Canter Transitions: The View From E

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Every four years, when a new set of USEF tests is issued, there is always a new twist or two that will take some time for the riders to figure out. One of those with the 2015 tests is the transition at First Level Test 3, from a lengthened canter back to working canter. The transition now happens at R and P, rather than at a corner letter or gradually through a corner or circle as it has in the past.

First Level Test 3 now requires a clear transition at R or P out of the lengthened canter.

First Level Test 3 now requires a clear transition at R or P out of the lengthened canter.

I judged at the GAIG/USDF regional championships in Region 9 at Houston, Texas, last weekend and saw that test done three dozen times while sitting at E, on the opposite side of the arena from where the lengthened canter was performed, so I had a really clear view of it. What I noticed, much more so than from my usual spot at C, was that most riders weren’t really doing the transition at R or P but more gradually going into the corners, just as they had in past tests. The top scores were so close that I suspect one key to winning a championship at this level was the difference between getting 7s or higher for doing those two transitions at the correct spot or a lower score for gradual transitions heading into the corners.

This is a clear instance where the judge sitting on the side might easily have a lower score than the judge at C, who can’t see the transitions so easily. Another is the First 3 trot pattern with a 10-meter circle at R, a halt at X, and then a 10-meter circle at V. I saw a lot of circles that simply weren’t centered on R/V or that drifted into 12-meter ovals. Many riders also wimped out on the turn at B, starting it early so that they weren’t anywhere near X for the halt. Those issues aren’t nearly so clear to the judge at C. Likewise, another judge commented to me that her side view of Training Level Test 3 showed a lot of 22-meter ovals (and bigger) for the canter circles at B/E in that test.

On the other hand, I also had a very clear view of the change of bend that precedes the first leg yield in First 3, starting at K, and I was pleased to see that very few riders seemed to have any trouble at all there. This is a big step forward from a similar change of bend in the round of tests from 2007-2010, We had four tests at First Level back then, and in First 3 there was a change of bend before V, followed by a leg yield to I. It seemed that very few riders entered that test if they could possibly avoid it, and that leg yield was the main reason. Then, when new tests came out in 2011, now with only three tests at First Level, that leg yield was made even harder since it started at K and required a change of bend in the corner itself. It may have taken five years to figure it out but the riders now seem very comfortable with it.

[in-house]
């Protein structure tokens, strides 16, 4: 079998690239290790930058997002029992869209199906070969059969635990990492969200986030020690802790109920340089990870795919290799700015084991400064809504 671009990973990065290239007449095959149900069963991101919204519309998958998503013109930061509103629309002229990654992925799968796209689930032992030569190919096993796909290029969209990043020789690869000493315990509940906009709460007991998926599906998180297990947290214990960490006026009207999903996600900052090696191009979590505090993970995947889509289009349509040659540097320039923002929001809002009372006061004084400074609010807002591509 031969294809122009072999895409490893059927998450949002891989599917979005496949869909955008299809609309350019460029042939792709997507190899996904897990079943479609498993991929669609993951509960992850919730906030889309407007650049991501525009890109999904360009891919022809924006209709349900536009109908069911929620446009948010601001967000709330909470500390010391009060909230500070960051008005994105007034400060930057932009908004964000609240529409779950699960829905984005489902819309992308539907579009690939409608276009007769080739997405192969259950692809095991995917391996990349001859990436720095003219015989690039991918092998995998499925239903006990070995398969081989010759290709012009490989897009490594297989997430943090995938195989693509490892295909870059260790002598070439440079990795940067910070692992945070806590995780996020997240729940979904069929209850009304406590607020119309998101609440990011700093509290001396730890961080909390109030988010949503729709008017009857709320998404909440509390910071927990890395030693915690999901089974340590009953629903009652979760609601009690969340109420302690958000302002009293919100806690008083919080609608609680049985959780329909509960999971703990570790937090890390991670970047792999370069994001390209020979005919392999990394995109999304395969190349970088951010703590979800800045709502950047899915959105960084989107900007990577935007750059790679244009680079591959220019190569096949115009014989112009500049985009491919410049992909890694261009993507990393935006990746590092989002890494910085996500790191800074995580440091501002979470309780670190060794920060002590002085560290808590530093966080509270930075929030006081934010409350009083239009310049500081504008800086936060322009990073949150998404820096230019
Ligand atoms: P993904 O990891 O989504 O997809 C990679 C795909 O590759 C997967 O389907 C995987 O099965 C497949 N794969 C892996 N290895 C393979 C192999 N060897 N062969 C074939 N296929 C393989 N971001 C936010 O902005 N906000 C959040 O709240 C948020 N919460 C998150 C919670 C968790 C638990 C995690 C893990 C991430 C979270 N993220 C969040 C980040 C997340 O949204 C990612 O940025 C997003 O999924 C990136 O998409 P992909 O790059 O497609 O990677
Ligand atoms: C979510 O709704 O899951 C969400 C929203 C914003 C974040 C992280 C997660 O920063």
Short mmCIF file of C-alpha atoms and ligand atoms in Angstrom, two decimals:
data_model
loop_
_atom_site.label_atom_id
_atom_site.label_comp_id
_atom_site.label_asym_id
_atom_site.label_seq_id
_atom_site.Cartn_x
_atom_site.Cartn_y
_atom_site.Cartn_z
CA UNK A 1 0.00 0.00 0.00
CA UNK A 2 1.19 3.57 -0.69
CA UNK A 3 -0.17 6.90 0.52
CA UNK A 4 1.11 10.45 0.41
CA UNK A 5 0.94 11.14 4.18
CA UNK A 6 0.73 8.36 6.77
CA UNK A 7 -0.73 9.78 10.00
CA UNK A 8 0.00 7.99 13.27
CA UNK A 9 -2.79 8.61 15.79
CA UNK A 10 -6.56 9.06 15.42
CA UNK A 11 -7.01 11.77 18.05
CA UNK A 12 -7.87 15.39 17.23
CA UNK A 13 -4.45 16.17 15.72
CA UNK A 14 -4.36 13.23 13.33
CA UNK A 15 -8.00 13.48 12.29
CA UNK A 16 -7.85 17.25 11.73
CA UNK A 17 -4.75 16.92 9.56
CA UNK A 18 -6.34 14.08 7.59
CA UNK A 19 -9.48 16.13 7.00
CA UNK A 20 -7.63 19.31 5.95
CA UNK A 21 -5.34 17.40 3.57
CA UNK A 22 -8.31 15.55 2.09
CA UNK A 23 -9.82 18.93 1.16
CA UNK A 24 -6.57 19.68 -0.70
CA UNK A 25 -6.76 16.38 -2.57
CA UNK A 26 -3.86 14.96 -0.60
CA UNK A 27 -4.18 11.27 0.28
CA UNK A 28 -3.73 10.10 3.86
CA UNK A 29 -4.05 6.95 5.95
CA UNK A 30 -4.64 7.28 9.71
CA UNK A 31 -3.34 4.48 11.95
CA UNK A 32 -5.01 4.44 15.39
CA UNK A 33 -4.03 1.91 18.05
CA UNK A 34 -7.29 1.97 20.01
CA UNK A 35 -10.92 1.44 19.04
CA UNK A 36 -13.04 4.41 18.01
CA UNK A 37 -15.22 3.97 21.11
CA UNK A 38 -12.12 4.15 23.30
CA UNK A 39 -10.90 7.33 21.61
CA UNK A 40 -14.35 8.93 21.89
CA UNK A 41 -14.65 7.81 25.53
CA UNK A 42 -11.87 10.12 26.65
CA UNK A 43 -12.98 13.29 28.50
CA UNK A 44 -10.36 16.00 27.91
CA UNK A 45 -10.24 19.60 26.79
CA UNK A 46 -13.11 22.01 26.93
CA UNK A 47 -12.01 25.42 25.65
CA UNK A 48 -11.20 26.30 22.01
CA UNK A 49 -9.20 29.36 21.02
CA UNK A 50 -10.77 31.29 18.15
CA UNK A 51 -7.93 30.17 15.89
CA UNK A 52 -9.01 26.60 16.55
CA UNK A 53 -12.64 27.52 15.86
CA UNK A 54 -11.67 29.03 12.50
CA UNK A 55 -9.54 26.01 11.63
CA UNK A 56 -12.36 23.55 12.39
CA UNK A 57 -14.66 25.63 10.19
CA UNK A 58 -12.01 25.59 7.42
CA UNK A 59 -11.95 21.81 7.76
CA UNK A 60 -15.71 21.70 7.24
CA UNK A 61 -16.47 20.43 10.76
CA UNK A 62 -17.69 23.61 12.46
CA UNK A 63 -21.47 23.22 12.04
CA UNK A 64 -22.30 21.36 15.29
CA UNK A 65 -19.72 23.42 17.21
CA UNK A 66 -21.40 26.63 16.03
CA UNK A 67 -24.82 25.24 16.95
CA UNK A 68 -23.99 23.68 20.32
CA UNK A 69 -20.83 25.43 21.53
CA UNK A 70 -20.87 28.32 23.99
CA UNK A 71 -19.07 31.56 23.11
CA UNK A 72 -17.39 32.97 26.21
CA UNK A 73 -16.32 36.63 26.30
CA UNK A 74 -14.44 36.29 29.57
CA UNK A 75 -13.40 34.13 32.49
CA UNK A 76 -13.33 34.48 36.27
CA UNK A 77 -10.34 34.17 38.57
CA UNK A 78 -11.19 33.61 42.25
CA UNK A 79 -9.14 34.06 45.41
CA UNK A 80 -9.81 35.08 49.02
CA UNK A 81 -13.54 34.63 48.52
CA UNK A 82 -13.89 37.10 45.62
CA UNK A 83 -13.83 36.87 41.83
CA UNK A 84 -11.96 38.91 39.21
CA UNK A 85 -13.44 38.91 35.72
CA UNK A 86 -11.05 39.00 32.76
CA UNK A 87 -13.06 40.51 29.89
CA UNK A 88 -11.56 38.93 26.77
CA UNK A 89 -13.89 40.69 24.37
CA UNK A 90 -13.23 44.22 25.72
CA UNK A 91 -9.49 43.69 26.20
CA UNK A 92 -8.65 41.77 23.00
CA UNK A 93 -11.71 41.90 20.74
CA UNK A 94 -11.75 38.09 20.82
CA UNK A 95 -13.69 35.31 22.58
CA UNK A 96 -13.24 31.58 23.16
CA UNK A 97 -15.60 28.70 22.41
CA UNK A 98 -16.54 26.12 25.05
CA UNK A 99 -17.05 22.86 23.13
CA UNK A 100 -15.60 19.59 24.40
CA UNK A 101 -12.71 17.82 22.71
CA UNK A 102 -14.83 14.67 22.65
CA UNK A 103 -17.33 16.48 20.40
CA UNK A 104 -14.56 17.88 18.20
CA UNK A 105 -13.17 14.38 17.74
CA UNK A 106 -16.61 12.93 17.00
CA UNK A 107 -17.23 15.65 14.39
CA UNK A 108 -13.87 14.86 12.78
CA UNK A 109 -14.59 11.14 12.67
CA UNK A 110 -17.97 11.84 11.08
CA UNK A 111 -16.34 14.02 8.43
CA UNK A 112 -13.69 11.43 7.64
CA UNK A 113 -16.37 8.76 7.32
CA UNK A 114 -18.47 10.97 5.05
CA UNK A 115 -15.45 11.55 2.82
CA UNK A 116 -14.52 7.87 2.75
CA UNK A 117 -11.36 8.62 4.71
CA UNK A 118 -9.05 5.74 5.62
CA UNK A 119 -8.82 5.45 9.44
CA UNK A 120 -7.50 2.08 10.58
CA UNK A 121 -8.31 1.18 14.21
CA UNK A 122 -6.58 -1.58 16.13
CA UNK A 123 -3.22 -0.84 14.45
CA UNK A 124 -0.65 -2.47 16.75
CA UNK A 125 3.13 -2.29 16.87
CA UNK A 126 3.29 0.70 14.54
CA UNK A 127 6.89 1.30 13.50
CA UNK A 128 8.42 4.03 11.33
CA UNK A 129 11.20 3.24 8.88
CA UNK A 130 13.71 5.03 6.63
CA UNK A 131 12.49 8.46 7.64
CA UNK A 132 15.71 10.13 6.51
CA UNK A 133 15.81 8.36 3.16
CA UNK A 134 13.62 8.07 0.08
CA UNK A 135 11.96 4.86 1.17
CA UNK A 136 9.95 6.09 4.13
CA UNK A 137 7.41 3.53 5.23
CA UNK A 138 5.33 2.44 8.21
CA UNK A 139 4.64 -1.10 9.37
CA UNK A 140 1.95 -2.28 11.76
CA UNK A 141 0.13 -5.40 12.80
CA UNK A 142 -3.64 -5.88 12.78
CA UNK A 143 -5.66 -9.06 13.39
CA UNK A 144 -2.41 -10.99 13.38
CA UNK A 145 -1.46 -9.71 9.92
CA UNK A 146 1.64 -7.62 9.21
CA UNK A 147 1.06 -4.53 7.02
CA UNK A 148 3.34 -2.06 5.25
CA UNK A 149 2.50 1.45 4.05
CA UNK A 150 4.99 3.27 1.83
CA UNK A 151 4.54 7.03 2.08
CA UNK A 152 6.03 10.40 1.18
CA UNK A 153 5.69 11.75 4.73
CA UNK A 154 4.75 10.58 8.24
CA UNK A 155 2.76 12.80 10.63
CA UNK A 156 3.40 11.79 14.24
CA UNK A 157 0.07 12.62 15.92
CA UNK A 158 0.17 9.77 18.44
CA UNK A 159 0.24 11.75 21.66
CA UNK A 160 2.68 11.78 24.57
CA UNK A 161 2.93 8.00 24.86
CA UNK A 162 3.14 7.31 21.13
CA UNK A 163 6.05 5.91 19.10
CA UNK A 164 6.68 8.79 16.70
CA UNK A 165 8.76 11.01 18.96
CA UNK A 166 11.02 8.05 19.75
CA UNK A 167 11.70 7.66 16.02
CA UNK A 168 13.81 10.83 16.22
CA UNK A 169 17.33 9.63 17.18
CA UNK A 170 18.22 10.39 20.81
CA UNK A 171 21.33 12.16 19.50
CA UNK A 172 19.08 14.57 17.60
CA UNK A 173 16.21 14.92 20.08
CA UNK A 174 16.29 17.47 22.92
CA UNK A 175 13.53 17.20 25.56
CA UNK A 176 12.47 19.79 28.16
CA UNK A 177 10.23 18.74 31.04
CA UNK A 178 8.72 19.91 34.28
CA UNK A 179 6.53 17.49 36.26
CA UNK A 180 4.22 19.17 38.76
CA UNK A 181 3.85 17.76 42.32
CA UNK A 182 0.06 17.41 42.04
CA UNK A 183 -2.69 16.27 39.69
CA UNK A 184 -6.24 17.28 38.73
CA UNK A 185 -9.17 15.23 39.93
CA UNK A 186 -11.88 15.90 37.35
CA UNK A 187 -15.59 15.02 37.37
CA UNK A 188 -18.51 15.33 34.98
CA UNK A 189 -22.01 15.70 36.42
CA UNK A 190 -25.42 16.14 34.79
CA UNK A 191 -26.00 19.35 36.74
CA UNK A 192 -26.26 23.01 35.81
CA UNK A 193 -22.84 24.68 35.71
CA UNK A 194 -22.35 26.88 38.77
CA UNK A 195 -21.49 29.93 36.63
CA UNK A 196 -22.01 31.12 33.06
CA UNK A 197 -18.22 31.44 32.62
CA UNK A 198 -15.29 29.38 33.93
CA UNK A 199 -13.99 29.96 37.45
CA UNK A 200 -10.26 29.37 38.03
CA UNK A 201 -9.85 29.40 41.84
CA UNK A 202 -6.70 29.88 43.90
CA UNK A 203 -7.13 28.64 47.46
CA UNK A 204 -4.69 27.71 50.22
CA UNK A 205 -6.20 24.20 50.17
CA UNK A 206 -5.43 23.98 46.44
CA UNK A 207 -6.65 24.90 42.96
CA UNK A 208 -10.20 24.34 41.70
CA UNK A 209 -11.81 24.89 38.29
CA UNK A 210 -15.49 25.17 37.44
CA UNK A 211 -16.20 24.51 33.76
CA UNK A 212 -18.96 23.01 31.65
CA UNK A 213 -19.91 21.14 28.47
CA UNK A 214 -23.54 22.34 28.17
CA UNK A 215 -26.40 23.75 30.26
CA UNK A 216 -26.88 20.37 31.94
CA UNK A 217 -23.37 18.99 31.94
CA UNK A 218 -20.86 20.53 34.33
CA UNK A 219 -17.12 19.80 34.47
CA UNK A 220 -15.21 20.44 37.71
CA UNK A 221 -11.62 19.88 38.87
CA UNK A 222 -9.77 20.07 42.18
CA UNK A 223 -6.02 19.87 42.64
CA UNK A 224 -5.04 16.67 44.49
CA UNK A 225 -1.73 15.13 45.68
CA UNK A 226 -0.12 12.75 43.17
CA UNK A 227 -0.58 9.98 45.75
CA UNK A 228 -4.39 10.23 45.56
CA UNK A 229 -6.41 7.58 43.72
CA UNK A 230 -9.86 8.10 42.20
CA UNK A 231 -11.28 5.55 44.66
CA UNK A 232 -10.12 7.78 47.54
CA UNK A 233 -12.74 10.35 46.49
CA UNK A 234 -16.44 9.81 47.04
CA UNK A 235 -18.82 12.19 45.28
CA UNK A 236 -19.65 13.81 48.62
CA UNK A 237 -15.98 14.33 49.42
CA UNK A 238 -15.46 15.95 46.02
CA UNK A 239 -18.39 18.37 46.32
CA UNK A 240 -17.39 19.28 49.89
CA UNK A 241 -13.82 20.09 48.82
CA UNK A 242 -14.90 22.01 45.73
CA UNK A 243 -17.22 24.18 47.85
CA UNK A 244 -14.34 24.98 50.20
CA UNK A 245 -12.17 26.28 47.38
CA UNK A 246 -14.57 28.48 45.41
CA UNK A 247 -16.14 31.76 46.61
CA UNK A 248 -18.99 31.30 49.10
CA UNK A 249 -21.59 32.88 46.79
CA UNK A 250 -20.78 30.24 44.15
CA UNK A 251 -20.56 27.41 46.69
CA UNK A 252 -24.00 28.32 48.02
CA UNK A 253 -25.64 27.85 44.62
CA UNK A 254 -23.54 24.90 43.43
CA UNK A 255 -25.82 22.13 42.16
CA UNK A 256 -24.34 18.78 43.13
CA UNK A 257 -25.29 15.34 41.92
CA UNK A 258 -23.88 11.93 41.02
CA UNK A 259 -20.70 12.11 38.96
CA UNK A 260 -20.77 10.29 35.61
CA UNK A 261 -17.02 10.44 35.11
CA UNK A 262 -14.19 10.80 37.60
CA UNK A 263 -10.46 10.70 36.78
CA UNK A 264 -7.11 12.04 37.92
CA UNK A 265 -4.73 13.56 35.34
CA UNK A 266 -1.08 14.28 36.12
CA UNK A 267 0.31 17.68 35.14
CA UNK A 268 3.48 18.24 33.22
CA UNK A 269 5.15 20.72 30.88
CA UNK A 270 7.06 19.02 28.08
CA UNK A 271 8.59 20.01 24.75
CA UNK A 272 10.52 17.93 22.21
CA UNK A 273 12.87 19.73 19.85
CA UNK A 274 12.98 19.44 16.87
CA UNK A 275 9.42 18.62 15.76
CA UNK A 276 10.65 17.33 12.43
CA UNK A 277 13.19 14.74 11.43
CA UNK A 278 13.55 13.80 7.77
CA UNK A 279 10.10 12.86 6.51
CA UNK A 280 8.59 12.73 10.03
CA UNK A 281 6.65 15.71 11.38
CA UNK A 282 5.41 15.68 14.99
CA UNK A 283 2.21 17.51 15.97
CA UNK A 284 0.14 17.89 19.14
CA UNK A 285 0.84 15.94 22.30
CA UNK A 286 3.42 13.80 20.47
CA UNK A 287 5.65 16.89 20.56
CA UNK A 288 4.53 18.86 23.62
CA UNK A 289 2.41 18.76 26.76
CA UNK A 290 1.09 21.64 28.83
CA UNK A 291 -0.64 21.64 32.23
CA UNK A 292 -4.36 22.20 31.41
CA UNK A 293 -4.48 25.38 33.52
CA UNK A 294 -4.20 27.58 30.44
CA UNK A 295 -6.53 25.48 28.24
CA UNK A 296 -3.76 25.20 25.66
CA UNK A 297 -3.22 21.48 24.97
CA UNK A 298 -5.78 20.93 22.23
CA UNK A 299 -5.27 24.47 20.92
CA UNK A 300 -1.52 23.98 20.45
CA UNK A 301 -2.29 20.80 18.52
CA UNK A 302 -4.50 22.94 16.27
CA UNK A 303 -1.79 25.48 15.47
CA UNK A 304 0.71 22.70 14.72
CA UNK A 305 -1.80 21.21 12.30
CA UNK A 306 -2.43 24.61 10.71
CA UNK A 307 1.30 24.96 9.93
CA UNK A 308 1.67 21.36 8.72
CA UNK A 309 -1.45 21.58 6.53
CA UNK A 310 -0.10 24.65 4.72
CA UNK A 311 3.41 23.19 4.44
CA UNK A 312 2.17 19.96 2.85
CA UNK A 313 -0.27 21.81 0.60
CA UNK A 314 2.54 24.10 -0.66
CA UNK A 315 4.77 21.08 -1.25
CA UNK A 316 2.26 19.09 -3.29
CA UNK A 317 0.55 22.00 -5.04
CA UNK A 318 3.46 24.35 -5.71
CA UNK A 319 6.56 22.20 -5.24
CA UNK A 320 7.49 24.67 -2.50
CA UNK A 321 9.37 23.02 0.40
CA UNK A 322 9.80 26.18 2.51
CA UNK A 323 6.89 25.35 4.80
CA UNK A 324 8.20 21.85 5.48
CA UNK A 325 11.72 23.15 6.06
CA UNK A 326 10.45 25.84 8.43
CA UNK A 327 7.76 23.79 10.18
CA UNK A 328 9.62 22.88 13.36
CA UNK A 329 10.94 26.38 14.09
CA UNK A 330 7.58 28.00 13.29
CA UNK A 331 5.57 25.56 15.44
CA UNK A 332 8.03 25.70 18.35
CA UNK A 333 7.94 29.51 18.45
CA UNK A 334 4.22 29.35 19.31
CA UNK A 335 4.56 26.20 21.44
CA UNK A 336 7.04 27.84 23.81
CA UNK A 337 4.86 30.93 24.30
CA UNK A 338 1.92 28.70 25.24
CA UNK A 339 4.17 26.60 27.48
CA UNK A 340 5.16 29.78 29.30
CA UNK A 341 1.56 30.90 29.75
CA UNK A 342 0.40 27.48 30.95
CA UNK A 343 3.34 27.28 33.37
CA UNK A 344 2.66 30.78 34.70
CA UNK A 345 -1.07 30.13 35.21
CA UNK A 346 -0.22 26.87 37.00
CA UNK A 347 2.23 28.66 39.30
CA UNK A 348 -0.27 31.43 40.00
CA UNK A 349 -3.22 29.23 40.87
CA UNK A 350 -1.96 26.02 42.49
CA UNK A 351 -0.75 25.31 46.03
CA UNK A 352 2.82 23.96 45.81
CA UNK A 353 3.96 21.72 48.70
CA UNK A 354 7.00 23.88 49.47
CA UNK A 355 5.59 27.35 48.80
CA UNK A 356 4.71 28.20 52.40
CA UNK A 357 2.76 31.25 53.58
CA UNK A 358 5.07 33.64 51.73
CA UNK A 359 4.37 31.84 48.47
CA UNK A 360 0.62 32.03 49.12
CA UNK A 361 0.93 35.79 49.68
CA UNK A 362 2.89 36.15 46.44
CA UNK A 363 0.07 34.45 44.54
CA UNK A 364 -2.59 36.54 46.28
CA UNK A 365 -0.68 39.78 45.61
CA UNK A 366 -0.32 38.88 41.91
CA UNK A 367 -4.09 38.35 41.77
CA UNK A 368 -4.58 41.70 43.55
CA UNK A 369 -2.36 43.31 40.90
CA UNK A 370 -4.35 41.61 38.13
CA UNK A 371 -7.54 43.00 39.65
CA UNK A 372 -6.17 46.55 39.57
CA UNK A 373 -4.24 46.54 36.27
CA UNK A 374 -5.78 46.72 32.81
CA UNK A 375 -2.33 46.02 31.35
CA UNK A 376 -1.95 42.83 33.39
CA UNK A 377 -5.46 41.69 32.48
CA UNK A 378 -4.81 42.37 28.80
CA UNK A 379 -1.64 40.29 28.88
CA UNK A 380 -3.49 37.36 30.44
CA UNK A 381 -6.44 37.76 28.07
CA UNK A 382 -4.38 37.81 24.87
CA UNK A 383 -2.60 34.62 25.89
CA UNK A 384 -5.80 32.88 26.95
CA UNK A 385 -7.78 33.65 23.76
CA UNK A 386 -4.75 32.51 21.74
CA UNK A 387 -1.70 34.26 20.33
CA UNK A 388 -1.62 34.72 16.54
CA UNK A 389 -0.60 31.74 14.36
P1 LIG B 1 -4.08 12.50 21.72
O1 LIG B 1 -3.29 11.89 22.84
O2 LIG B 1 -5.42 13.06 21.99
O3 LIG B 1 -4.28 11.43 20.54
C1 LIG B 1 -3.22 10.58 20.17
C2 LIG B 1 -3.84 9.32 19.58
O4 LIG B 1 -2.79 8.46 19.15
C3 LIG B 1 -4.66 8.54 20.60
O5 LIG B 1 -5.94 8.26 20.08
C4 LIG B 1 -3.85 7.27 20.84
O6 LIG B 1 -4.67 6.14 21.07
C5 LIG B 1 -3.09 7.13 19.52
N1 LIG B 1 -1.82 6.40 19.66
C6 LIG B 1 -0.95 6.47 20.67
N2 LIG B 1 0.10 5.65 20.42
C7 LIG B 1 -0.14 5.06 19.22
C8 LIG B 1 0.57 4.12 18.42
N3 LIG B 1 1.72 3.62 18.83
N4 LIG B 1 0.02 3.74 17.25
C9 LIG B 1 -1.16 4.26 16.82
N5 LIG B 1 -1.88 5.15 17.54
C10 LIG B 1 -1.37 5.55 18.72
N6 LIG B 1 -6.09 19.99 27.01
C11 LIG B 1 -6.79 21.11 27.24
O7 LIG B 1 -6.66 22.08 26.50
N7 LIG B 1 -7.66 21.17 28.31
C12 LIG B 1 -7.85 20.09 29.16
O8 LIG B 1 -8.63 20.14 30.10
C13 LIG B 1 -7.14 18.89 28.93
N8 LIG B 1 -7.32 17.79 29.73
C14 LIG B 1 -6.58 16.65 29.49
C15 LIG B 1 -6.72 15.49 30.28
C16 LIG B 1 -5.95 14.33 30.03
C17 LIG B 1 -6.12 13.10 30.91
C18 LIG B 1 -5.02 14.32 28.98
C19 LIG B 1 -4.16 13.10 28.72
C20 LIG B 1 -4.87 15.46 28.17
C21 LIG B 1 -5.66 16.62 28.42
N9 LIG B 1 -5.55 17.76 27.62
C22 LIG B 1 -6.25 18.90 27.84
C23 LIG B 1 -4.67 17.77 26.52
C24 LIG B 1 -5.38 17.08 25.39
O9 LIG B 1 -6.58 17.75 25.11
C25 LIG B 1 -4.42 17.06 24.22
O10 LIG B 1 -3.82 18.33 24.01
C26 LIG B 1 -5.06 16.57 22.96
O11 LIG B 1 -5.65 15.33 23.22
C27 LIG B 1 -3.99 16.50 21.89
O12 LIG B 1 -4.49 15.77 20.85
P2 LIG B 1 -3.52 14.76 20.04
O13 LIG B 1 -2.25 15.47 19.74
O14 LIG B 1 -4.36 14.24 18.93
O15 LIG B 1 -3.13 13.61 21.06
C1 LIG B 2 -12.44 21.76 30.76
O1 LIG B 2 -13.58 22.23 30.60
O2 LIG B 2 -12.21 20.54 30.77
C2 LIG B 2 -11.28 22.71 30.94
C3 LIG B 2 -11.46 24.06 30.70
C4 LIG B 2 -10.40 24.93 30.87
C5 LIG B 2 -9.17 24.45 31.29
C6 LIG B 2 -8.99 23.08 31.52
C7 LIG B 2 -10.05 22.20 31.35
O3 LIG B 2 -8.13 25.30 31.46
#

I suspect the same thing will happen over time with the transition at R/P out of the lengthened canter. One reason for that change was to make the riders actually set up the transition correctly rather than using the corner to bring the horse back. Yes, it may take a few steps to achieve the transition, but the judge should at least see a very different canter at B than she does by the time the horse arrives at M, rather than a conservative canter or a rocket blast that doesn’t change much at all between B and the corner that follows. If a rider can perform that transition with smoothness and clarity she stands to gain a lot of points that other riders in the test won’t earn.

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